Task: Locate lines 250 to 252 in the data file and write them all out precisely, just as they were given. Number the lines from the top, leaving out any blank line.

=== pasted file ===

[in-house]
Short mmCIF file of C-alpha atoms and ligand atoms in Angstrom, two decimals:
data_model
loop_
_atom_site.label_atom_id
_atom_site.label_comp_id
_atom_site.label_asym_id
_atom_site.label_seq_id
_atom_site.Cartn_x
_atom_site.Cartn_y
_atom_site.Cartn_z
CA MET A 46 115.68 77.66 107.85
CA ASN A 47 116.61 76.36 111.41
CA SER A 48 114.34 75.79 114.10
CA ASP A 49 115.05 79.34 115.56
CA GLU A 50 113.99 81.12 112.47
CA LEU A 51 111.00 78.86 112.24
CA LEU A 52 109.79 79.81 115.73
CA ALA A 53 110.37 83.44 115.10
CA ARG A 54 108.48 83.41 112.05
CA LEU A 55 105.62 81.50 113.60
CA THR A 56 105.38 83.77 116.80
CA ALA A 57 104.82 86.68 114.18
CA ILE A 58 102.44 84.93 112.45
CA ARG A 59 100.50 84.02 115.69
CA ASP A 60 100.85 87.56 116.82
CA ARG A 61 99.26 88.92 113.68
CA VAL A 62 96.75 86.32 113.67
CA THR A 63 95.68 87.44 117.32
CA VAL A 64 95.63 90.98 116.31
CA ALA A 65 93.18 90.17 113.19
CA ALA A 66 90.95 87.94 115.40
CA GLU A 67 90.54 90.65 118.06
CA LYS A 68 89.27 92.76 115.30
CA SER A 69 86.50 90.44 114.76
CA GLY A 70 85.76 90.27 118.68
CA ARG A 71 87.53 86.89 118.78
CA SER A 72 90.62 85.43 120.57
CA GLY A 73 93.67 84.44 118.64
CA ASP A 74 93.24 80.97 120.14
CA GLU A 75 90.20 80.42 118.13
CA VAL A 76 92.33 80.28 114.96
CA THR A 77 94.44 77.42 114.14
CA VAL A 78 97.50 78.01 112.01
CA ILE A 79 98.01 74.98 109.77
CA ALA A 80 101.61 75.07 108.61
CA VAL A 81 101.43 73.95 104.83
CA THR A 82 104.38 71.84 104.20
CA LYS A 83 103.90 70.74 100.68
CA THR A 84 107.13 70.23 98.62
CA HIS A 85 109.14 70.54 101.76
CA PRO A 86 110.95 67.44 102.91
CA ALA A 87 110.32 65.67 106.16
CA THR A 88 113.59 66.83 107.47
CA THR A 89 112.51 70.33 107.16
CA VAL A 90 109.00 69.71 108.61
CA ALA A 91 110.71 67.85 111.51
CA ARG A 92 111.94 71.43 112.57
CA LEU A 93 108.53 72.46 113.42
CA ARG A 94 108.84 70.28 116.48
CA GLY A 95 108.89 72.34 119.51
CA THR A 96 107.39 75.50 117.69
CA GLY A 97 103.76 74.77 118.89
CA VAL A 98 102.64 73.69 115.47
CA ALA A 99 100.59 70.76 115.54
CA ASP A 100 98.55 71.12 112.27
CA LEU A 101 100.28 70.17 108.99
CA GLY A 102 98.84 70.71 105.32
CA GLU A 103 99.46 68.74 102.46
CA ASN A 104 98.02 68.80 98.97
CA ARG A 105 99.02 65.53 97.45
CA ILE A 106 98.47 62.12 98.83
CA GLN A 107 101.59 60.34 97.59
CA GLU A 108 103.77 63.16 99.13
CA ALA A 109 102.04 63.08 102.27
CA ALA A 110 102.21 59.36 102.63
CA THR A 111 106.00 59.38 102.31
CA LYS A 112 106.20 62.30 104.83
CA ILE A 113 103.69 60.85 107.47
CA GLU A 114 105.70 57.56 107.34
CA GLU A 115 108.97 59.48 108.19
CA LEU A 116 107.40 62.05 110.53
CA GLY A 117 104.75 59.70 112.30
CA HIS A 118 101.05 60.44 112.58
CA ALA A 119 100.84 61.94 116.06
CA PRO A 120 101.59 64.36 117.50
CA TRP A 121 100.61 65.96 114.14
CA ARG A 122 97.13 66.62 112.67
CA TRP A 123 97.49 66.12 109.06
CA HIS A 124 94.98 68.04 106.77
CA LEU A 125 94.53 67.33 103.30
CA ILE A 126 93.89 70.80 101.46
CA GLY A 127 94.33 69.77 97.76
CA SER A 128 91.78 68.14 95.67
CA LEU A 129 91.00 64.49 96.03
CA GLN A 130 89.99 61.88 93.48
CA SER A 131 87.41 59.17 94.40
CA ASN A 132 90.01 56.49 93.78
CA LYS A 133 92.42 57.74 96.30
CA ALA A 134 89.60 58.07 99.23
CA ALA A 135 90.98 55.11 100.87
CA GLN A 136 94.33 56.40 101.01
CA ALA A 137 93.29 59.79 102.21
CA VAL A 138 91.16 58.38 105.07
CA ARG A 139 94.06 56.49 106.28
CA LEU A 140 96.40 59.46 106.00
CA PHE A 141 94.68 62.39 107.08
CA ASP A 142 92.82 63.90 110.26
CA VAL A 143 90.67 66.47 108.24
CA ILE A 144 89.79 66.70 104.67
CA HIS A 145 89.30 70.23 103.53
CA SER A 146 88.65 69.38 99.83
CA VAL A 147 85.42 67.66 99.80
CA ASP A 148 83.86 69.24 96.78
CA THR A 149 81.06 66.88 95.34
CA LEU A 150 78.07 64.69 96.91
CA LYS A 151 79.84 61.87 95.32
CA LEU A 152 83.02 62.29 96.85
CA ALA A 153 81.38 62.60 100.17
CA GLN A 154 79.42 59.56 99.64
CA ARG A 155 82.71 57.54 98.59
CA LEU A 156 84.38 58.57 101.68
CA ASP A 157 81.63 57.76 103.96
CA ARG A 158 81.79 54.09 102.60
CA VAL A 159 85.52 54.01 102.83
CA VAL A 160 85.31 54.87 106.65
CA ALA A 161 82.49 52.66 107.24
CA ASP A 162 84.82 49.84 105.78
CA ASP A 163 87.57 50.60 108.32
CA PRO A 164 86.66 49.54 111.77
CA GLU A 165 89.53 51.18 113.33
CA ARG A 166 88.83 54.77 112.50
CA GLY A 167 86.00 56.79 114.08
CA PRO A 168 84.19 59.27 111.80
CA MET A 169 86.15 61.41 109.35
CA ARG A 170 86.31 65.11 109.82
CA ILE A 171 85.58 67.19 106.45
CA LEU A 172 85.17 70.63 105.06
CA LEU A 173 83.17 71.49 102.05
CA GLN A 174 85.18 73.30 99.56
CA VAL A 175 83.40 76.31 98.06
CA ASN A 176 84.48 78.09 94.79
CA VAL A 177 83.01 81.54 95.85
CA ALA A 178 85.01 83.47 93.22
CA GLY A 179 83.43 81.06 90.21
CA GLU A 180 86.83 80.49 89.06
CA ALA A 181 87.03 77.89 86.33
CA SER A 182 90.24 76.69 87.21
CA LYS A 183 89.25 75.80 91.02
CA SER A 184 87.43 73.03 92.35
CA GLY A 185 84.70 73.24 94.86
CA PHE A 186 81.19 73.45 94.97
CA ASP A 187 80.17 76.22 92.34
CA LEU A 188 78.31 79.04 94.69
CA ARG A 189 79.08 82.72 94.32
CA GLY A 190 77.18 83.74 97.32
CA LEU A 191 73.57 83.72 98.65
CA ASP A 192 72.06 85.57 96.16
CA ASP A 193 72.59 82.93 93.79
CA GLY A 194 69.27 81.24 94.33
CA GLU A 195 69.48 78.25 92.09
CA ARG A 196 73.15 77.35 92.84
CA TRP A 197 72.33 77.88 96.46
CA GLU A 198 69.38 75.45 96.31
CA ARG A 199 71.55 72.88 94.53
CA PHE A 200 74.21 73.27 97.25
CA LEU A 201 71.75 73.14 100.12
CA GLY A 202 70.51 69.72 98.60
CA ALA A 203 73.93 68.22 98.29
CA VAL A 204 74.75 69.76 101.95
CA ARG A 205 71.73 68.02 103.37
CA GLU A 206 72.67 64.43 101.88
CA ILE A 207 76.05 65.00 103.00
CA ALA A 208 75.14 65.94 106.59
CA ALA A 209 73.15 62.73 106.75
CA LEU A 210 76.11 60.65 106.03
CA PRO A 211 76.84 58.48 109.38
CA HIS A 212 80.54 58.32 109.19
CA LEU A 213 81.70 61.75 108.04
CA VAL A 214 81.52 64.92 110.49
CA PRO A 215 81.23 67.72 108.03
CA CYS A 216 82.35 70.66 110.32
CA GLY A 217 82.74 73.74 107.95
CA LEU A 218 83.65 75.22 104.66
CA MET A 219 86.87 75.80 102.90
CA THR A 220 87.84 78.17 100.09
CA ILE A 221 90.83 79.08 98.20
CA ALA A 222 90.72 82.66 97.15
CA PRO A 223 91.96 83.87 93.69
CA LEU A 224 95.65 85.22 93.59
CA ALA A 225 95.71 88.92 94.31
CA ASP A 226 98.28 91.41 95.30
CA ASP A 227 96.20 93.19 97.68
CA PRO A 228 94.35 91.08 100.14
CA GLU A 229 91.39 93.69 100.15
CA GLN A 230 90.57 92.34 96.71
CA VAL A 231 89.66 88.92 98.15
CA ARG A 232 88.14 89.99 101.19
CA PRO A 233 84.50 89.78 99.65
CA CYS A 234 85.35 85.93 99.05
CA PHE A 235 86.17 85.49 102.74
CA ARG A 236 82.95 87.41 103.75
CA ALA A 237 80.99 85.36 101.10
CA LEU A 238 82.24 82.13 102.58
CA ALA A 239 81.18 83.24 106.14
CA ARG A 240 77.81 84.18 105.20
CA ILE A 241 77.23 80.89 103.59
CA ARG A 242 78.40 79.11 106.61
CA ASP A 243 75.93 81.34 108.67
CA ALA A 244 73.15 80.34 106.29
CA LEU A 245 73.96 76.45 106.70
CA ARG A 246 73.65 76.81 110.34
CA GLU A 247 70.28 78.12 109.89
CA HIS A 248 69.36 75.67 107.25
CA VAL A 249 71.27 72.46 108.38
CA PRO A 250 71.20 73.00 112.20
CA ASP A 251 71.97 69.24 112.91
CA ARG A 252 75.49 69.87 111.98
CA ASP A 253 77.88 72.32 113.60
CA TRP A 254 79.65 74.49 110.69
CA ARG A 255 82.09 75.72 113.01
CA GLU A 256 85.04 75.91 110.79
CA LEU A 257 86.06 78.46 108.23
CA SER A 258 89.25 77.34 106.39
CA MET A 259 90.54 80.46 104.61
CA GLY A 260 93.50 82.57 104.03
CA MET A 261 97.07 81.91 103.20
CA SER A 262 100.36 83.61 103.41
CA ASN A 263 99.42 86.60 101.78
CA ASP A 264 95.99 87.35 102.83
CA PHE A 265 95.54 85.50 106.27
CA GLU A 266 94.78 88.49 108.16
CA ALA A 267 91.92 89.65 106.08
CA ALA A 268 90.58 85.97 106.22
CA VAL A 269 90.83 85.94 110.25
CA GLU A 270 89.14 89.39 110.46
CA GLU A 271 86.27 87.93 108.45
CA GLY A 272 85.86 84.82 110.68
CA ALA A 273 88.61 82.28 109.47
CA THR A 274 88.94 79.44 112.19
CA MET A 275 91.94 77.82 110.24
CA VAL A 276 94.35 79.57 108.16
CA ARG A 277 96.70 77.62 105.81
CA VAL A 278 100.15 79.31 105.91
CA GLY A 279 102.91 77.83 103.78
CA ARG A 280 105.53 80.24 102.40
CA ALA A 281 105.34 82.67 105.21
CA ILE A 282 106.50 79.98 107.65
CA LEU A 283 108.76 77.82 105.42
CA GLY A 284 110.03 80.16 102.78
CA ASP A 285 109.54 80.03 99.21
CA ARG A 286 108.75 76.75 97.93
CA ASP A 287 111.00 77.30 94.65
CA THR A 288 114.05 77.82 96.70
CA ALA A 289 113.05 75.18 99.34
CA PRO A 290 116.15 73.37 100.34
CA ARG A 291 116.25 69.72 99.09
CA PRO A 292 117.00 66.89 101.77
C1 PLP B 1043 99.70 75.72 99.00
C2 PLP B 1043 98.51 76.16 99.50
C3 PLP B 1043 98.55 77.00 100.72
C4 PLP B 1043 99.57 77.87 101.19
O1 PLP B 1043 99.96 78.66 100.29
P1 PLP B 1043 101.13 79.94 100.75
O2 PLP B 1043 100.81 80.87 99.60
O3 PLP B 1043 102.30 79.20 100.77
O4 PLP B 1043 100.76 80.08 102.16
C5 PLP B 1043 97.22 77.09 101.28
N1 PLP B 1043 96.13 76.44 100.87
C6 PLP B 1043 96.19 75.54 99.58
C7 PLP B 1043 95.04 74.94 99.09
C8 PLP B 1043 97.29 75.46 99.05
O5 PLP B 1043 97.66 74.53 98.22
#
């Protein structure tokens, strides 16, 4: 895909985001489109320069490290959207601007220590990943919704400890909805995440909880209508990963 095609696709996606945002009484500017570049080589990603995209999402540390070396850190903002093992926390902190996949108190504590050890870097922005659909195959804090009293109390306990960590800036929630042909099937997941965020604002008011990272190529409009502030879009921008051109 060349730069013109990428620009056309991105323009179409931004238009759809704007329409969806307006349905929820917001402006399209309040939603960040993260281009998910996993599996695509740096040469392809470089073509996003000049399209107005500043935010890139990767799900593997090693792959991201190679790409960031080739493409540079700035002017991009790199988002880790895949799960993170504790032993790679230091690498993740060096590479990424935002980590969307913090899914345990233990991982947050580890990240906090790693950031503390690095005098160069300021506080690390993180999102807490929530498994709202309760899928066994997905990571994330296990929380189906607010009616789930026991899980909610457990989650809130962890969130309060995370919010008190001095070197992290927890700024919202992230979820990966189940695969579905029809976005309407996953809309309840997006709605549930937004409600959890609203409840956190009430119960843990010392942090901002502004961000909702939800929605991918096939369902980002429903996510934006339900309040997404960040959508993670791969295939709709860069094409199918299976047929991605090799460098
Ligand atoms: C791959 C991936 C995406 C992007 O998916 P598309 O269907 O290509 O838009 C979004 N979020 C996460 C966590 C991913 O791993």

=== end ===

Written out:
CA GLY A 284 110.03 80.16 102.78
CA ASP A 285 109.54 80.03 99.21
CA ARG A 286 108.75 76.75 97.93